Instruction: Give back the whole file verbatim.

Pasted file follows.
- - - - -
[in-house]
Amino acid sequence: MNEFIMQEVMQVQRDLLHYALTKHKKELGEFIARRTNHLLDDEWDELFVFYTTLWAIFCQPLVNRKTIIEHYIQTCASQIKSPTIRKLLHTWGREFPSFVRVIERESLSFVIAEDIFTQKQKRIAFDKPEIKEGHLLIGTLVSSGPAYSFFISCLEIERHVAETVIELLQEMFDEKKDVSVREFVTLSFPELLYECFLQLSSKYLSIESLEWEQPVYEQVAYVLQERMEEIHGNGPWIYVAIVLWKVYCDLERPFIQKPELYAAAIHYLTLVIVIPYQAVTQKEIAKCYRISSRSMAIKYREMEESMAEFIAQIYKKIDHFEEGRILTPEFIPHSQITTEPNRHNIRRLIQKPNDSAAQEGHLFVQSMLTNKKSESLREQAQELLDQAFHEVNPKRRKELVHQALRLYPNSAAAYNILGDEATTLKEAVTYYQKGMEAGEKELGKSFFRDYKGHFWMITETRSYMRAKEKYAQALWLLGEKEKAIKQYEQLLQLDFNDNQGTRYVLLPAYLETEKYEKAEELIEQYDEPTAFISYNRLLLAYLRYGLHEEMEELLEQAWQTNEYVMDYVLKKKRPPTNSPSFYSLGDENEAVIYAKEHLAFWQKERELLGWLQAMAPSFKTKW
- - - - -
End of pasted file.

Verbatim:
[in-house]
Amino acid sequence: MNEFIMQEVMQVQRDLLHYALTKHKKELGEFIARRTNHLLDDEWDELFVFYTTLWAIFCQPLVNRKTIIEHYIQTCASQIKSPTIRKLLHTWGREFPSFVRVIERESLSFVIAEDIFTQKQKRIAFDKPEIKEGHLLIGTLVSSGPAYSFFISCLEIERHVAETVIELLQEMFDEKKDVSVREFVTLSFPELLYECFLQLSSKYLSIESLEWEQPVYEQVAYVLQERMEEIHGNGPWIYVAIVLWKVYCDLERPFIQKPELYAAAIHYLTLVIVIPYQAVTQKEIAKCYRISSRSMAIKYREMEESMAEFIAQIYKKIDHFEEGRILTPEFIPHSQITTEPNRHNIRRLIQKPNDSAAQEGHLFVQSMLTNKKSESLREQAQELLDQAFHEVNPKRRKELVHQALRLYPNSAAAYNILGDEATTLKEAVTYYQKGMEAGEKELGKSFFRDYKGHFWMITETRSYMRAKEKYAQALWLLGEKEKAIKQYEQLLQLDFNDNQGTRYVLLPAYLETEKYEKAEELIEQYDEPTAFISYNRLLLAYLRYGLHEEMEELLEQAWQTNEYVMDYVLKKKRPPTNSPSFYSLGDENEAVIYAKEHLAFWQKERELLGWLQAMAPSFKTKW